Health Facts for You
The shunt diverts cerebrospinal fluid to the abdomen.
- Decreased appetite
- Blurred or double vision
- Increase in infant's head size
- "Sunset eyes" (eyes which do not look up)
Causes of Hydrocephalus
Hydrocephalus can be congenital (passed on via the child's genes) or acquired (developed at or after birth). The causes are not fully understood, but acquired (non-congenital) hydrocephalus may result from problems associated with premature birth, head injuries and tumors.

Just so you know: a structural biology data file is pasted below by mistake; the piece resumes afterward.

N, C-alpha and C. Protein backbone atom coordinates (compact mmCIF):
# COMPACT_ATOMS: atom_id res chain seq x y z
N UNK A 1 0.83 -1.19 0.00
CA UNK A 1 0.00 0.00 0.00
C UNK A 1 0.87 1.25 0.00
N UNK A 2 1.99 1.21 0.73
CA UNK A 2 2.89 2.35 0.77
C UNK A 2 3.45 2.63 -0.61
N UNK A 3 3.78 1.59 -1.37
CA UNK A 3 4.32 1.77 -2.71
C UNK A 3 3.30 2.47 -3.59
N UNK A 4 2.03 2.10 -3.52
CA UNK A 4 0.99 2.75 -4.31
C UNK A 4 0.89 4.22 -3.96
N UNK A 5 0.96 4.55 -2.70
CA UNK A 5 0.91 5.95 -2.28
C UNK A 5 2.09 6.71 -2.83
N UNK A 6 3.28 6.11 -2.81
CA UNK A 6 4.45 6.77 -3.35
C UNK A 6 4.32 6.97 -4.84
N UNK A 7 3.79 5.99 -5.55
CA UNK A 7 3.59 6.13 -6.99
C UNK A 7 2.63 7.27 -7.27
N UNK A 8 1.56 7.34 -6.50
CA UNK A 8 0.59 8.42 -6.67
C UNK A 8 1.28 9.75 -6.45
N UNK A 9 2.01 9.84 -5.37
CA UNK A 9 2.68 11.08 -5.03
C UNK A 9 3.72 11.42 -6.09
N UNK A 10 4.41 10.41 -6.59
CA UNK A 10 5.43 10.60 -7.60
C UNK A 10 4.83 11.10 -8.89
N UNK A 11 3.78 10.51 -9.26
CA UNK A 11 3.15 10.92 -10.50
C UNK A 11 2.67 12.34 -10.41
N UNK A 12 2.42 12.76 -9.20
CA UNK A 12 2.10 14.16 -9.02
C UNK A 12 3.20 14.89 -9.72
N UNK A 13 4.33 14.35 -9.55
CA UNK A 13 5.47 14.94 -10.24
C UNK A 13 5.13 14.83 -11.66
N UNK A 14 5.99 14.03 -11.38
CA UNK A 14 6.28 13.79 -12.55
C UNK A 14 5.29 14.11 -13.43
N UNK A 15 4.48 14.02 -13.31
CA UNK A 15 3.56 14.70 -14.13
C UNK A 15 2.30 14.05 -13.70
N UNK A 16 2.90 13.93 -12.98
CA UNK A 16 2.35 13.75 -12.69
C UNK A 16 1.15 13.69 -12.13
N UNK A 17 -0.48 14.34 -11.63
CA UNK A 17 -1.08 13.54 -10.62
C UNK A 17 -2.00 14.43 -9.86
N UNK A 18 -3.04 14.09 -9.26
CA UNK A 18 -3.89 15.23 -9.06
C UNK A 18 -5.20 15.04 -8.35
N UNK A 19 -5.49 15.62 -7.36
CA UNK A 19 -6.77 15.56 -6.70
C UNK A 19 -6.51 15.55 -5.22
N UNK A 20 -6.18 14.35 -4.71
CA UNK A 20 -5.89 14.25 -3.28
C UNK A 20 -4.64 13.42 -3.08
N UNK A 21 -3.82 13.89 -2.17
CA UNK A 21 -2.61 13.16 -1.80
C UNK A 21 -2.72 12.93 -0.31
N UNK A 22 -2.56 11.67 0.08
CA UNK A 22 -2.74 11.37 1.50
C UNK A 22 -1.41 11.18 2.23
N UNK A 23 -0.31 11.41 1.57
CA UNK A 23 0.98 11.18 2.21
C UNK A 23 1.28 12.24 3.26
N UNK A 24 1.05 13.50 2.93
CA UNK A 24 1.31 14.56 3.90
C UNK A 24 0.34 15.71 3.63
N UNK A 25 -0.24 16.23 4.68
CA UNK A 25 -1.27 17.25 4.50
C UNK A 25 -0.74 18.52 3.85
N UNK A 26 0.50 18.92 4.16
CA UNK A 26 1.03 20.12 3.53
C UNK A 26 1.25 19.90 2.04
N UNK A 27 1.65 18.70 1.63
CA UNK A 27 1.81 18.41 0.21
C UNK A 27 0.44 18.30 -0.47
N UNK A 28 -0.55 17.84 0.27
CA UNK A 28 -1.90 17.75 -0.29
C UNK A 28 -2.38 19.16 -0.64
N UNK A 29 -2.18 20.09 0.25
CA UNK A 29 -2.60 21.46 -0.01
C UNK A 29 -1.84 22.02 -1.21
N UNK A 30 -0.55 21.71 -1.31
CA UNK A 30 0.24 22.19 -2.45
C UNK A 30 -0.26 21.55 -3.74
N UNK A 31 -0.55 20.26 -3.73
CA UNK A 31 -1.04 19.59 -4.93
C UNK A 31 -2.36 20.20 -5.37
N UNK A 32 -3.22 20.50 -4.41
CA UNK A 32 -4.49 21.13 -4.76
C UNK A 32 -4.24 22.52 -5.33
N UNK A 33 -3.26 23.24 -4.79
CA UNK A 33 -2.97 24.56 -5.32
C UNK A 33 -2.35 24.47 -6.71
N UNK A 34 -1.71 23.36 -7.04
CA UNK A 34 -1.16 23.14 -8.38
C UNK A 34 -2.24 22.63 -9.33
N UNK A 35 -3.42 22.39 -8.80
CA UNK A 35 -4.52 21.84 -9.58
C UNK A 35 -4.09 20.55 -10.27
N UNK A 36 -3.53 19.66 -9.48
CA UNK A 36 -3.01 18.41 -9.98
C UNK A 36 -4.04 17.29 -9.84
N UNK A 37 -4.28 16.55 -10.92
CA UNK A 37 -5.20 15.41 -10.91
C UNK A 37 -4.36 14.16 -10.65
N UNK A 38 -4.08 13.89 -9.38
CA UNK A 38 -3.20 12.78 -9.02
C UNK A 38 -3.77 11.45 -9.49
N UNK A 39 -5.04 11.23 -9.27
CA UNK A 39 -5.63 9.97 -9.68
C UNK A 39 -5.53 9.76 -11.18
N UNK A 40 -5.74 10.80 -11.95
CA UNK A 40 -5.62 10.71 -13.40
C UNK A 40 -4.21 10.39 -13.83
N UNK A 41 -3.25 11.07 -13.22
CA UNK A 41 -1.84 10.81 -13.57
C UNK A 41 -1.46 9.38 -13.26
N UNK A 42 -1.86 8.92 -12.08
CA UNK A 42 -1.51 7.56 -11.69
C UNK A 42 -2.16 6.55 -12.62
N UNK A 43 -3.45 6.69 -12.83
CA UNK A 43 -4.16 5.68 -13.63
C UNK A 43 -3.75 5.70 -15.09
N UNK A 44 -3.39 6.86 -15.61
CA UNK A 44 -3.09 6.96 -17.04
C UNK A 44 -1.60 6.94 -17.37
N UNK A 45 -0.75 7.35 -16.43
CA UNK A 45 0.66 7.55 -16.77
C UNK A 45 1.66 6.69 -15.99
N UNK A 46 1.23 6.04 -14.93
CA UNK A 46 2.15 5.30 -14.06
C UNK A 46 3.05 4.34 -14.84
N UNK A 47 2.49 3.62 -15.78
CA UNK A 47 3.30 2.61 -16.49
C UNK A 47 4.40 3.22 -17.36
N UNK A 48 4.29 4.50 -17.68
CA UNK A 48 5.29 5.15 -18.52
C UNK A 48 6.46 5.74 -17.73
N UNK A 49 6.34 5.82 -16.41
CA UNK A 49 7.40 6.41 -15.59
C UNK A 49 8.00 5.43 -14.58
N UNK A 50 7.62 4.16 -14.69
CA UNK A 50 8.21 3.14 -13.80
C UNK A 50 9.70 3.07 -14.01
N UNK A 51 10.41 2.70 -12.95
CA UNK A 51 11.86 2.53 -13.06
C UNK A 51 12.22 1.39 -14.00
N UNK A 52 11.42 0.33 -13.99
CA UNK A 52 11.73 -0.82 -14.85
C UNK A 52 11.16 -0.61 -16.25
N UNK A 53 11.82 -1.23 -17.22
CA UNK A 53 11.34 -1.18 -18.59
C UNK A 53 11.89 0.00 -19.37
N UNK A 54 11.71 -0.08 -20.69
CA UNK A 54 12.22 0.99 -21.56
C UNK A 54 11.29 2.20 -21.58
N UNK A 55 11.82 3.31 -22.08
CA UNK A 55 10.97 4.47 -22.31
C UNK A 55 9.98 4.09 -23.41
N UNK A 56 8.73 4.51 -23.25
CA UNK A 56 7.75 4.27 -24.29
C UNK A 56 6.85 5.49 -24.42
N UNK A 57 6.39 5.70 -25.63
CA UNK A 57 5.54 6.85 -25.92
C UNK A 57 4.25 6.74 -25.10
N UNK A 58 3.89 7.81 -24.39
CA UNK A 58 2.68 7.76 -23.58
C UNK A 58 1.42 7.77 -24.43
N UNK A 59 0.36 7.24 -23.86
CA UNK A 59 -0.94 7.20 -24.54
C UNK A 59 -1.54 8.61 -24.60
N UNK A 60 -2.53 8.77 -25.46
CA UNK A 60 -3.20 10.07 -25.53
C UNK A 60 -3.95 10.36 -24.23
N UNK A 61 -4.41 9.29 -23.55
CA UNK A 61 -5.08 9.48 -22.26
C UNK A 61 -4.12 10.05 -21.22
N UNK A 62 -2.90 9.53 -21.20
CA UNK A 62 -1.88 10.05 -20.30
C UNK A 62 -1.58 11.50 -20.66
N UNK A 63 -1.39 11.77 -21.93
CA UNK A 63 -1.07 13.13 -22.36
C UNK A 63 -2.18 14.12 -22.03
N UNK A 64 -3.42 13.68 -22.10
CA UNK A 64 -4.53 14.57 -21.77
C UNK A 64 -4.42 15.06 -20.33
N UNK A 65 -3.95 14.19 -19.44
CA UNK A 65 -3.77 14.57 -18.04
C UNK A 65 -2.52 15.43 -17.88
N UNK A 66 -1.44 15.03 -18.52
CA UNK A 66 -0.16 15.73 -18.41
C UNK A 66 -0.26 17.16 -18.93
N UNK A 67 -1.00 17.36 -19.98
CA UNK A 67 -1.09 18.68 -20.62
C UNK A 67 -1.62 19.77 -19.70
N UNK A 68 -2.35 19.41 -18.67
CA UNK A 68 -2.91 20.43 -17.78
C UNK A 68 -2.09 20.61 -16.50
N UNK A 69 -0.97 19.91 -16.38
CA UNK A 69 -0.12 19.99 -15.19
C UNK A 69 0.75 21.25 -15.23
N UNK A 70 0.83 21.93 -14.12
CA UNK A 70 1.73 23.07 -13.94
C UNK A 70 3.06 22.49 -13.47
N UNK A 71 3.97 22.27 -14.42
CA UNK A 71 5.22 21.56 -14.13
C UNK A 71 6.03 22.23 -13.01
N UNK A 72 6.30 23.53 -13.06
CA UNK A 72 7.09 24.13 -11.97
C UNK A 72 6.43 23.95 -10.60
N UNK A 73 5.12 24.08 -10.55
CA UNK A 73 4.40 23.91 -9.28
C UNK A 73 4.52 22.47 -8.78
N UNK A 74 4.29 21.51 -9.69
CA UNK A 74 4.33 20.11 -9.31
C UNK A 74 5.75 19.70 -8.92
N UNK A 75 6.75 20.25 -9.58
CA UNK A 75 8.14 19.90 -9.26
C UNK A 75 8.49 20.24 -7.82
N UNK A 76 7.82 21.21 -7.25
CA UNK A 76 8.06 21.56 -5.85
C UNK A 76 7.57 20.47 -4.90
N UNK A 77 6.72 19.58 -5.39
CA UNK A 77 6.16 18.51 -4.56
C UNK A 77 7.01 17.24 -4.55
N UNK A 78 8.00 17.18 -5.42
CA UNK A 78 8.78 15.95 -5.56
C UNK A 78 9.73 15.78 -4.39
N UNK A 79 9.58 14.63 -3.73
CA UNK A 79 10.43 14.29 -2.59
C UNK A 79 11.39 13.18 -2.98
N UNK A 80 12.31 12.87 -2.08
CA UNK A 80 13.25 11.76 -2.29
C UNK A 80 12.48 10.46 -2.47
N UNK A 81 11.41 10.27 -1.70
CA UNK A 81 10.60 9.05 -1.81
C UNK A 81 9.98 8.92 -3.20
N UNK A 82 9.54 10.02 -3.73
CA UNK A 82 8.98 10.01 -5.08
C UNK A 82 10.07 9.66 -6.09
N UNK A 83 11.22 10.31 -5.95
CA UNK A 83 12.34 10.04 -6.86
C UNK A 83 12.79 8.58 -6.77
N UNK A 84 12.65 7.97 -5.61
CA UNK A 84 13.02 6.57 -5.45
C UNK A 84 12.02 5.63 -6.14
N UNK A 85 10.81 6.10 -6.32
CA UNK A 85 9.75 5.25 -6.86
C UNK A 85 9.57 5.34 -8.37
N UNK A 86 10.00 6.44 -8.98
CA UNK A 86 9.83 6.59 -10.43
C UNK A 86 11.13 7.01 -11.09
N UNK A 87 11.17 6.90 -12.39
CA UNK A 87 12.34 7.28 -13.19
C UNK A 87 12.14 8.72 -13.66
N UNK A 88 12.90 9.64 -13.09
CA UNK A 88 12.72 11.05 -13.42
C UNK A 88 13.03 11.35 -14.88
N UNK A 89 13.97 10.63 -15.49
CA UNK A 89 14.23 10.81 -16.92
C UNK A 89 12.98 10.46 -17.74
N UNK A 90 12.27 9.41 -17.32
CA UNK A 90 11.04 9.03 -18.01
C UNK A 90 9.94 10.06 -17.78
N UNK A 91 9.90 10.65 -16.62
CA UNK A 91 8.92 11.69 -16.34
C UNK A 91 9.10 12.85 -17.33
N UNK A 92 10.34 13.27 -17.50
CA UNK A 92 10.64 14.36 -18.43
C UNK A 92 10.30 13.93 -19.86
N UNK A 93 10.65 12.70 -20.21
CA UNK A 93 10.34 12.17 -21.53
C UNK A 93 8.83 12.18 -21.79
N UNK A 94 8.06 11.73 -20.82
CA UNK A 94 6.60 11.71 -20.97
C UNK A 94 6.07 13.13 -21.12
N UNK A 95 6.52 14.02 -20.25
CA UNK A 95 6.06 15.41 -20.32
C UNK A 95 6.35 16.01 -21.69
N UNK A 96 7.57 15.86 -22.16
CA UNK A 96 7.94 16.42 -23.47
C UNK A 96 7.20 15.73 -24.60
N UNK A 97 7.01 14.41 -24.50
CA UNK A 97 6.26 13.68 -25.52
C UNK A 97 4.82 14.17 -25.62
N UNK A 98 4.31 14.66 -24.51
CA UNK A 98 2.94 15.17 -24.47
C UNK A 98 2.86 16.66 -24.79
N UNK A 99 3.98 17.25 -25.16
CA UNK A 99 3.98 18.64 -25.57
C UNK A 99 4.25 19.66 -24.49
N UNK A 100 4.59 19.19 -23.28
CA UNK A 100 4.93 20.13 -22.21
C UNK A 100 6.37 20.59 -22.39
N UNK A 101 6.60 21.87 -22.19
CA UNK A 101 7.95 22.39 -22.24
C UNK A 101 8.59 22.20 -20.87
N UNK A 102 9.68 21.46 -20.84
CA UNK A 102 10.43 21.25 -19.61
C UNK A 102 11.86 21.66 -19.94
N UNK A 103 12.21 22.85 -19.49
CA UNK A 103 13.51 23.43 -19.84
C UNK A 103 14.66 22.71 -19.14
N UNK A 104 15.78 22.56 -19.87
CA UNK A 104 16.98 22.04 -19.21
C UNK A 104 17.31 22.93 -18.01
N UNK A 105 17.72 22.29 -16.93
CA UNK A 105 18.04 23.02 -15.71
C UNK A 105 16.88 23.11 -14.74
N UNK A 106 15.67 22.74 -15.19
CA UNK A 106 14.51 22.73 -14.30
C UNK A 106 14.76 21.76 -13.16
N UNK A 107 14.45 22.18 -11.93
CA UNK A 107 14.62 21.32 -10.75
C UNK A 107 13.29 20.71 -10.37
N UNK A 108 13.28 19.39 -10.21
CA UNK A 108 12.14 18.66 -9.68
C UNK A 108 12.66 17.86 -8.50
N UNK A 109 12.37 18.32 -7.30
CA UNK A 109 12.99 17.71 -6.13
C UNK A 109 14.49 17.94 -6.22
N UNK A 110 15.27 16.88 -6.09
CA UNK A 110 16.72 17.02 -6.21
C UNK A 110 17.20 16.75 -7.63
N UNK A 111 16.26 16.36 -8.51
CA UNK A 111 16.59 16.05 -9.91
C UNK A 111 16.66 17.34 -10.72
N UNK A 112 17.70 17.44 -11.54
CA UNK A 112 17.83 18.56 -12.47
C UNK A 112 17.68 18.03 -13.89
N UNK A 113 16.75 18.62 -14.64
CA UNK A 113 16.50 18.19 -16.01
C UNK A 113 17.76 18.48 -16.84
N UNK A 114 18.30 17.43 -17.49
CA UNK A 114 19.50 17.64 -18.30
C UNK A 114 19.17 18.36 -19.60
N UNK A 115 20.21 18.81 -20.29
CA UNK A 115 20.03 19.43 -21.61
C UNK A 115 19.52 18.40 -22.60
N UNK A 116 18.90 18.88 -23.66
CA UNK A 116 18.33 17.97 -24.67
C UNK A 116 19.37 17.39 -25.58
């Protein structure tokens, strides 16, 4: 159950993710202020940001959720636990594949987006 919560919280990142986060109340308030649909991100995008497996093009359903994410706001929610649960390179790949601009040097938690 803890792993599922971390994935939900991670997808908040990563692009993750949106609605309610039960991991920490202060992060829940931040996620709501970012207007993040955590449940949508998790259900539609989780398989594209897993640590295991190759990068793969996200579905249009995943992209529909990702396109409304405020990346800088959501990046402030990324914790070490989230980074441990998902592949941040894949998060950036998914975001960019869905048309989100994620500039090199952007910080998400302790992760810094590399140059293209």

Treatment of Hydrocephalus
Hydrocephalus often requires the surgical placement of a shunt to divert excess fluid from the brain and relieve intracranial pressure. The shunt, a narrow tube placed in the brain ventricle, reroutes cerebrospinal fluid to the abdomen. This allows the cerebrospinal fluid to be absorbed back into the bloodstream which is the body’s normal process.